Once the drainage system is installed, the work crew covers it with new concrete, to replace the flooring they removed. Water tunnel costs $67-81 per linear foot.
Fast Track is Necessary in Certain Situations
Whenever possible, we install water tunnel drainage in basements. But if the crew opens up your floor and discovers either your footer or your floor has problems? You’ll need fast track instead.
Unfortunately, we can’t be certain what drainage you’ll need until we open your floor. There are several reasons why water tunnel may not be the best option for your home:
- Your footer is deteriorating or uneven; the water tunnel won’t be level, interfering with water flow and track connections.
- Your footer is narrower than usual; the water tunnel won’t fit onto it securely.
- The basement floor is too thin (less than 4 Inches thick). The water tunnel would make your floor uneven or sloped when we replace the concrete.
- While these conditions can happen anywhere, we see them most frequently with homes that are 75+ years old.
Because the preferred placement on the footer will not work, fast track is designed to go next to the footer in a narrow trench.
Photos by the author
Fast track is still rectangular, but it has four sides because the bottom can’t rely on the footer to provide the base. There are narrow slits cut into the bottom, to allow water to seep up and into the drainage.
This photo was taken by an Acculevel crew member during fast track installation. You can see the poured concrete footer is uneven and the floor is thin.
Other aspects of the water drainage installation are the same, however. Pea gravel is placed around the track, and the drainage is connected to the sump pump pit. New concrete is then poured over the fast track and the exposed footer, replacing the concrete floor that we removed.
Fast track costs $76-92 per linear foot.
If your water intrusion is very frequent, or if it involves a high volume of water, we may recommend fast track over water tunnel drainage, regardless of your footer condition. Fast track drains at a higher rate.
Does Your Basement Need Water Drainage Installed?
If you live in our service area, call Acculevel at 866-669-3349. Prefer electronic communication? You can fill out our online form to schedule an in-home consultation with one of our expert project advisors.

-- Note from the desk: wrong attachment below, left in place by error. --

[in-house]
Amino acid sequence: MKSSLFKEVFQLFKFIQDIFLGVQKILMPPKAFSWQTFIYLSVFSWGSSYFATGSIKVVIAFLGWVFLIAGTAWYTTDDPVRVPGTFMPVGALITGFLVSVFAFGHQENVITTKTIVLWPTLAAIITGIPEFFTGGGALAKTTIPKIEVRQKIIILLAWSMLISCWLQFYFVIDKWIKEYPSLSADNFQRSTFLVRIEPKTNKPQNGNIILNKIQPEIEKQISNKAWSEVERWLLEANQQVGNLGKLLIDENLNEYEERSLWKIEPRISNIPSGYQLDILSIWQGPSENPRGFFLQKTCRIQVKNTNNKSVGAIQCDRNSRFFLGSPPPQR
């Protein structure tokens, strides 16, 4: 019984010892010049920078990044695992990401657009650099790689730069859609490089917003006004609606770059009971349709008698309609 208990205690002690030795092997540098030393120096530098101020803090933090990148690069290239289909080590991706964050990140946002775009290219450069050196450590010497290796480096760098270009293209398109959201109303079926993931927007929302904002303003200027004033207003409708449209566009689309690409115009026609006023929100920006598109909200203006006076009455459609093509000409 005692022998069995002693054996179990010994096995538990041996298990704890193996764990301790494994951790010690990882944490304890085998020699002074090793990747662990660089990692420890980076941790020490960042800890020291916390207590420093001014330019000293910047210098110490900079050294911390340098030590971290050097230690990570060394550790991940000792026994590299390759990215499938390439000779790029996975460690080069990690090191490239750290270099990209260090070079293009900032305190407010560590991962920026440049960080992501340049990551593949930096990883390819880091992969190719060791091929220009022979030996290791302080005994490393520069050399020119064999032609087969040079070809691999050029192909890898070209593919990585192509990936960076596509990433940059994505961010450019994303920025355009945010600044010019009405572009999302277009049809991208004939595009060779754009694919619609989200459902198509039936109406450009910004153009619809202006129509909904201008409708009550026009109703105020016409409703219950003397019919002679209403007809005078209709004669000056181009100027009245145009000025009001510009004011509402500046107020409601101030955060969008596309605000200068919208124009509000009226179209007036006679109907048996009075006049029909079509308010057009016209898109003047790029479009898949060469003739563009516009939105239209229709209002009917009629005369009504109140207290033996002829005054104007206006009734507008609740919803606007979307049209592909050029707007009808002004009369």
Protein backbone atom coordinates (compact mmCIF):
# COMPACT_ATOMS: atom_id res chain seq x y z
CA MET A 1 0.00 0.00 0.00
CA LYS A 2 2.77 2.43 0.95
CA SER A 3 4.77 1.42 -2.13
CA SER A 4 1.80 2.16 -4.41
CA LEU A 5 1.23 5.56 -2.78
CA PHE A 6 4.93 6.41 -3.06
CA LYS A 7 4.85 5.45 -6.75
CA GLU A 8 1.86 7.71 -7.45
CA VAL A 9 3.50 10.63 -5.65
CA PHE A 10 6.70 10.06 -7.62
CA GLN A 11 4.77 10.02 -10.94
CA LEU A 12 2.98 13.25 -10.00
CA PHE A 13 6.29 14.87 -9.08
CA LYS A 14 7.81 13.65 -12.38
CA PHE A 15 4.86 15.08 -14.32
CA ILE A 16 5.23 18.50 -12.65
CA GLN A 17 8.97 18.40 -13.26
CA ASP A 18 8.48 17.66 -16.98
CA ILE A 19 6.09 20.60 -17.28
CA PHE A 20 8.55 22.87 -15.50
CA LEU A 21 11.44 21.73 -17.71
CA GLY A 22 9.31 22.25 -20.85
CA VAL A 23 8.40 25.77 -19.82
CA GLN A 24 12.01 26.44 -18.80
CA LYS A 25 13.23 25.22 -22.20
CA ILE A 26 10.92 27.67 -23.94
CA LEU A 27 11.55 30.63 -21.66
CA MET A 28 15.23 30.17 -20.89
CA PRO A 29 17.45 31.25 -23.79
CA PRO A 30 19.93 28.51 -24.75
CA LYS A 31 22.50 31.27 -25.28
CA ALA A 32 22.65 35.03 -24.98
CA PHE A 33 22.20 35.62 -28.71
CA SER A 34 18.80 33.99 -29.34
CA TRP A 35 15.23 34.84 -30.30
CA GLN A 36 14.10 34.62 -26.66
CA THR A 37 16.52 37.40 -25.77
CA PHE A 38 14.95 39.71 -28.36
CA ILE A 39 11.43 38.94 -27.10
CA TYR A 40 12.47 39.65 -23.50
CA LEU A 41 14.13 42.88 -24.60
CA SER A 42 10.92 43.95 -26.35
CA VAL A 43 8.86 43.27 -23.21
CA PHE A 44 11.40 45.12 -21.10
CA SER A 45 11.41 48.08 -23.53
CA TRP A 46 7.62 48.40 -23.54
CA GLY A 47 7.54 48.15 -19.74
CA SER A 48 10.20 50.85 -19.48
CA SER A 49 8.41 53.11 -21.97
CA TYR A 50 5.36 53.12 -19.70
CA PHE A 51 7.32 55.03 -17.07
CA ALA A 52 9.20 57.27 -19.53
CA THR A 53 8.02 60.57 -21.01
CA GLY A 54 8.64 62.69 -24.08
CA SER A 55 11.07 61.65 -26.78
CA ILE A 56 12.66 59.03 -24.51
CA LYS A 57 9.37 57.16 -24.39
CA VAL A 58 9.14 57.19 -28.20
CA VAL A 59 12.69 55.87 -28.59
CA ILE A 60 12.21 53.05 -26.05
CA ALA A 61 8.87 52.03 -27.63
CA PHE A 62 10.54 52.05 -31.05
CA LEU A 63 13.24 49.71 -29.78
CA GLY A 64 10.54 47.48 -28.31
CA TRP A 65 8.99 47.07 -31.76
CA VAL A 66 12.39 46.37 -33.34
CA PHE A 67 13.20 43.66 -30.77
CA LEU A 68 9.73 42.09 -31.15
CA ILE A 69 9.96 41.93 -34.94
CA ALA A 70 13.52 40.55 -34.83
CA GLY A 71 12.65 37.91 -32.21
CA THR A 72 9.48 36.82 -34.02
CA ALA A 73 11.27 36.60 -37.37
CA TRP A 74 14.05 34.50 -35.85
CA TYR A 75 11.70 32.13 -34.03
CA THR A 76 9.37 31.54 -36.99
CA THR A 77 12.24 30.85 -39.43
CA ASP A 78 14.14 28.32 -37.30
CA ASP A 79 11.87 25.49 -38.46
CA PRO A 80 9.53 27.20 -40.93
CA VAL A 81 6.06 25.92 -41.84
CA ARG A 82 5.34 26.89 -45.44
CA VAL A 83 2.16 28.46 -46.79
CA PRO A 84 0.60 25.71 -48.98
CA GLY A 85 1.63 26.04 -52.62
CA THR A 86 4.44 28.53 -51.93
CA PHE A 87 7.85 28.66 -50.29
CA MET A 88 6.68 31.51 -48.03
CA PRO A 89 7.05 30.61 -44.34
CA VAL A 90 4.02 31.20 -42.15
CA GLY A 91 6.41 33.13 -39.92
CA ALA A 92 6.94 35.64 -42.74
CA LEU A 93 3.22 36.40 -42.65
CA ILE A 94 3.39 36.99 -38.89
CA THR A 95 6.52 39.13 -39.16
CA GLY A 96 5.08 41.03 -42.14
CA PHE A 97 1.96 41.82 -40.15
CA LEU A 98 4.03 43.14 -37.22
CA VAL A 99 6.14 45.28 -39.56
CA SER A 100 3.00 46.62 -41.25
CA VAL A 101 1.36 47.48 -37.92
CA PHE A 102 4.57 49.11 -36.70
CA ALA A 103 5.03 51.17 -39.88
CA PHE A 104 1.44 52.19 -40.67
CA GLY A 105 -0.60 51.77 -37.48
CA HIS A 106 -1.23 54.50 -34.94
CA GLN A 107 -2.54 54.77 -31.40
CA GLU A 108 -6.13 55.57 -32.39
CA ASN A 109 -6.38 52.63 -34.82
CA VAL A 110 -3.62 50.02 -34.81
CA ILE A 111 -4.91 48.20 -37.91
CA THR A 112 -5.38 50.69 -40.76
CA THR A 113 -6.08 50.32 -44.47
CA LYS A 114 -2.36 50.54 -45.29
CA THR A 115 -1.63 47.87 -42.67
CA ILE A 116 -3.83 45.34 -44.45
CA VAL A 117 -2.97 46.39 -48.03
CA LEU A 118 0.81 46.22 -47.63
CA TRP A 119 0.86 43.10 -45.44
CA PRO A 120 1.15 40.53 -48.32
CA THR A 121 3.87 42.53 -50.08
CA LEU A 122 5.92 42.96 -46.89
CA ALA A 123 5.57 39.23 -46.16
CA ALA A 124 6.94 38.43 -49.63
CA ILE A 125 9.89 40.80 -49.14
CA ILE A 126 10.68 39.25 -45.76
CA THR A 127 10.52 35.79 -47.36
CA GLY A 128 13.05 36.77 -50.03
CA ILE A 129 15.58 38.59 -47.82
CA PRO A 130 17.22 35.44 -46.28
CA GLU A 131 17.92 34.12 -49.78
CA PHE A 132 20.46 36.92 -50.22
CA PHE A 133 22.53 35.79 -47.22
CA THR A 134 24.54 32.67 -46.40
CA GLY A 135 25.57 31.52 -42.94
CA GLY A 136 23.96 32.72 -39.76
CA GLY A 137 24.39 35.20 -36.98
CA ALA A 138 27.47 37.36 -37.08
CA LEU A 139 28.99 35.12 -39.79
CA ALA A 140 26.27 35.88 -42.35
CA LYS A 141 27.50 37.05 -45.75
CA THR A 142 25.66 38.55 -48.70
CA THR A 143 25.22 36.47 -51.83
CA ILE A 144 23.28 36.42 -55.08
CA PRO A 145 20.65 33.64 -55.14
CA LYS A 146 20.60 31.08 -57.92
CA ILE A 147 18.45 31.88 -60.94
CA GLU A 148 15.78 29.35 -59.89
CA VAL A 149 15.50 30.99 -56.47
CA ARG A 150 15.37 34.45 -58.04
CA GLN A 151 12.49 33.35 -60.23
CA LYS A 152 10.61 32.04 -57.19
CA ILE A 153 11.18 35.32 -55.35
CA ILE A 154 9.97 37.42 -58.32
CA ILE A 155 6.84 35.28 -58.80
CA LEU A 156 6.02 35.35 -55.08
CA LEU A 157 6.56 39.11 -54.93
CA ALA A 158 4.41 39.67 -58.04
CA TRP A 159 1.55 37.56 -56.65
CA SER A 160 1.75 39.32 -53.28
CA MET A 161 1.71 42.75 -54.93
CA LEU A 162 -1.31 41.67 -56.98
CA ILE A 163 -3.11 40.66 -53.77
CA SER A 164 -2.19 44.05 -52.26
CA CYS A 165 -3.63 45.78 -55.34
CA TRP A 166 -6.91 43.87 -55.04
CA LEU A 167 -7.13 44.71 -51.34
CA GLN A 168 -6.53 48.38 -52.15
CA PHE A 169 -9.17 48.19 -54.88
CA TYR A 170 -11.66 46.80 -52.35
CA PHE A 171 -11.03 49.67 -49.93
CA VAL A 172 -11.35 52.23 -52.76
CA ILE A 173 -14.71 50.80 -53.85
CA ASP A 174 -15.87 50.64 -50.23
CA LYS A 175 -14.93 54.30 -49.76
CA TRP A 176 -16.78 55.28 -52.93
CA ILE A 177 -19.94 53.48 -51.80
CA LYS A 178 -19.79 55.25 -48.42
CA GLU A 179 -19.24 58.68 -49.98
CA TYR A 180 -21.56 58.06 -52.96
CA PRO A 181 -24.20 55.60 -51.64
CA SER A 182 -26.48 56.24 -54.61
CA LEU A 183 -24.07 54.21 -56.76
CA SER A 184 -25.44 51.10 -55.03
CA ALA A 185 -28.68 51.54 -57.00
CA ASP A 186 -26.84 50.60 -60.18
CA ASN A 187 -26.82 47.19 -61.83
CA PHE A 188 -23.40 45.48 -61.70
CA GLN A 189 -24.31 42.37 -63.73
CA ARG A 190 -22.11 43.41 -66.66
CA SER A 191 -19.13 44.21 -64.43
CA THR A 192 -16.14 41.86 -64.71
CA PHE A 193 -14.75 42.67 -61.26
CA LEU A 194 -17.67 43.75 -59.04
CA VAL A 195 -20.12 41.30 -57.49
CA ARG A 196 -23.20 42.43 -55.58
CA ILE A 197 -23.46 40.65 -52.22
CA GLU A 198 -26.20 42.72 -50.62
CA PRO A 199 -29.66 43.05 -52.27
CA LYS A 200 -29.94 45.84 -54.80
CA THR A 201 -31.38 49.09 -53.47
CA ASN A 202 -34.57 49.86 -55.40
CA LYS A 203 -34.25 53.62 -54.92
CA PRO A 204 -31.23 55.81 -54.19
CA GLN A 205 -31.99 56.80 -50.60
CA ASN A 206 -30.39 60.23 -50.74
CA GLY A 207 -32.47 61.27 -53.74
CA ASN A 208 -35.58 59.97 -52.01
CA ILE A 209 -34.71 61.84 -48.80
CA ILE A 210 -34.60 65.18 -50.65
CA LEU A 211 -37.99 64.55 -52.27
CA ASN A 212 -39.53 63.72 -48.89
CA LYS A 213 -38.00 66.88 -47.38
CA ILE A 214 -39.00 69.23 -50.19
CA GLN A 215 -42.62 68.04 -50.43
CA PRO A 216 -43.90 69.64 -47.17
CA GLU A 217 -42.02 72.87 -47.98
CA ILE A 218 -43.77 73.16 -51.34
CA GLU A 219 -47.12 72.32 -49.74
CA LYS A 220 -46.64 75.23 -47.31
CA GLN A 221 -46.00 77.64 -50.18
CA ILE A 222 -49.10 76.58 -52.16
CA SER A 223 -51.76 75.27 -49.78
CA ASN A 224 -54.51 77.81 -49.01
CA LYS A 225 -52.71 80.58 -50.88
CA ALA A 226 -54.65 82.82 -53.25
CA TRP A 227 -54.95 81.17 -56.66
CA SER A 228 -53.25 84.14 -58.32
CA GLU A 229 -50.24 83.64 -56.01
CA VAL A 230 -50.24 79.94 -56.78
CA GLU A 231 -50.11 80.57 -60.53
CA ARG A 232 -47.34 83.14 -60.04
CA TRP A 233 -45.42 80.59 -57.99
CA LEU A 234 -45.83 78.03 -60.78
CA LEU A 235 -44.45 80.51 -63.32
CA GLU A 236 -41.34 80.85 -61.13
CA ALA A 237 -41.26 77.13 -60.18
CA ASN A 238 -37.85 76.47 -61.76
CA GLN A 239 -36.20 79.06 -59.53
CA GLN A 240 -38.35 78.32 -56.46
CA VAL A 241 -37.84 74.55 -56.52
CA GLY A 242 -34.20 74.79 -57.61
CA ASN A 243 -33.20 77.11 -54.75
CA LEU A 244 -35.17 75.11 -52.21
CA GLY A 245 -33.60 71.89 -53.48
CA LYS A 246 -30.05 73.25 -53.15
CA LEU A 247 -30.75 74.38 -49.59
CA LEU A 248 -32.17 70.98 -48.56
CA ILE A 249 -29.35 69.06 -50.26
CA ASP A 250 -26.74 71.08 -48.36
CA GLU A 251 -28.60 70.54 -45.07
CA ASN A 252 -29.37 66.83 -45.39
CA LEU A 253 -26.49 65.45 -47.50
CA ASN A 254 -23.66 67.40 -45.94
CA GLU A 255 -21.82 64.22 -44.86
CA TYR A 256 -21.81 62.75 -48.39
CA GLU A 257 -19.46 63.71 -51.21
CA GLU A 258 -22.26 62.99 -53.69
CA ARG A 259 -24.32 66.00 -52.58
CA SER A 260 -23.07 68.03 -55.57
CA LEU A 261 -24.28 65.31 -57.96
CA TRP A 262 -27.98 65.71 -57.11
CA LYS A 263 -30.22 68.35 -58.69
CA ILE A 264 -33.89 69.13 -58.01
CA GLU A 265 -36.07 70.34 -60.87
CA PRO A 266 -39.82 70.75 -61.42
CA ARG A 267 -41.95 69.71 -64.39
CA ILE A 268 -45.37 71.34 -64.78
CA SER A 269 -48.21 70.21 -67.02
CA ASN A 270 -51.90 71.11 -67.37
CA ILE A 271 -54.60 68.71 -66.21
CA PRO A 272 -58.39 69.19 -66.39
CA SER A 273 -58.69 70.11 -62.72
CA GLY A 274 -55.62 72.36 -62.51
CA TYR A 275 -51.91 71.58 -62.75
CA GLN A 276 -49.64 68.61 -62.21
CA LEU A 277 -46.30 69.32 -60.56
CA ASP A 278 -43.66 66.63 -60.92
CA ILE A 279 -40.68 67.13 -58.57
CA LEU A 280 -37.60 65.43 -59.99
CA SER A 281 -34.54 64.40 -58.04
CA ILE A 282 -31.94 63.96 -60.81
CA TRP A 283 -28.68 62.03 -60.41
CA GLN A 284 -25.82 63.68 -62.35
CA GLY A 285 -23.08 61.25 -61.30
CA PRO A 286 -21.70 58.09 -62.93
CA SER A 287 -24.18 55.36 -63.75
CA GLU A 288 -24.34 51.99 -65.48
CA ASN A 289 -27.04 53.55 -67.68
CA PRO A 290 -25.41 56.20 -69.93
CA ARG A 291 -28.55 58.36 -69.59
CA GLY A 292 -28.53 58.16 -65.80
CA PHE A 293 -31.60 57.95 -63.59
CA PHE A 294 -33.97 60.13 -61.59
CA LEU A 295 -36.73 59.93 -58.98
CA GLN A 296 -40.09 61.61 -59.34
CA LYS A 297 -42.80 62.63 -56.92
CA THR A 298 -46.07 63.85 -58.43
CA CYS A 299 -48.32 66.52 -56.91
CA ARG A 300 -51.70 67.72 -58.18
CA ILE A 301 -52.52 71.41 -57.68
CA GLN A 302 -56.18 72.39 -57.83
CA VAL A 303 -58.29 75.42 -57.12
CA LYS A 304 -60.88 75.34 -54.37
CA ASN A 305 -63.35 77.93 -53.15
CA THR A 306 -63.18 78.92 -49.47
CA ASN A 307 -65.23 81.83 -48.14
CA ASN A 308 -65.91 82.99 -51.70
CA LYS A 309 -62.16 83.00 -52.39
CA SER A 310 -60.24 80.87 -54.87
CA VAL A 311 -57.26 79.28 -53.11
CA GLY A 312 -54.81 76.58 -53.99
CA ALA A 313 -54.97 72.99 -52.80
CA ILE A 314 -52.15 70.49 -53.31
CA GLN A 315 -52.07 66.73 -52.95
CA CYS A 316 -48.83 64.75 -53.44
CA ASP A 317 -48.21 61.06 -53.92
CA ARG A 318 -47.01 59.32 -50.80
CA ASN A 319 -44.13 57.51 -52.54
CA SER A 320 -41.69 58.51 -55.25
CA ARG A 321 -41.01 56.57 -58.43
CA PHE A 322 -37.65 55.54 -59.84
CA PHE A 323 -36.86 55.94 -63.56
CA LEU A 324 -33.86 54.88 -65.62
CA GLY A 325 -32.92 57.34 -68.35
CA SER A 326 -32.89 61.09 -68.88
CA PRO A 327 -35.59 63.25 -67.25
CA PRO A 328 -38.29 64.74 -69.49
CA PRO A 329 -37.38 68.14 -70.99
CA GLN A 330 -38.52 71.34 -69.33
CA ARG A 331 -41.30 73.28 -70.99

Our project advisor will arrive on-time, review your concerns, and discuss your plans for your home (is the basement finished? Do you want it to be?). They will evaluate your home, make recommendations, then help you formulate a plan to meet your goals.
You can also learn more about basement waterproofing, by reviewing our in-depth homeowners guide. This is a free resource available to any homeowner, regardless of where they live. In this guide, we tackle all of the most commonly asked questions- from what causes water intrusion, how installation is done, the importance of downspout extensions, product costs, and why encapsulation is important if you want to finish your basement.
If you don’t live in our service area, but need help finding a good waterproofing contractor, you should begin by asking friends and neighbors for recommendations. You can also check with your HOA, your real estate agent, or an online source like Home Advisor.
Please verify that any contractor you work with is insured and accredited by the Better Business Bureau. Online reviews are helpful and often provide great insight into a company, but they can be forged or fabricated. The BBB sets and maintains its own standards, and the approval process is comprehensive. We don’t want anyone taken advantage of by a disreputable person pretending to be a legitimate contractor.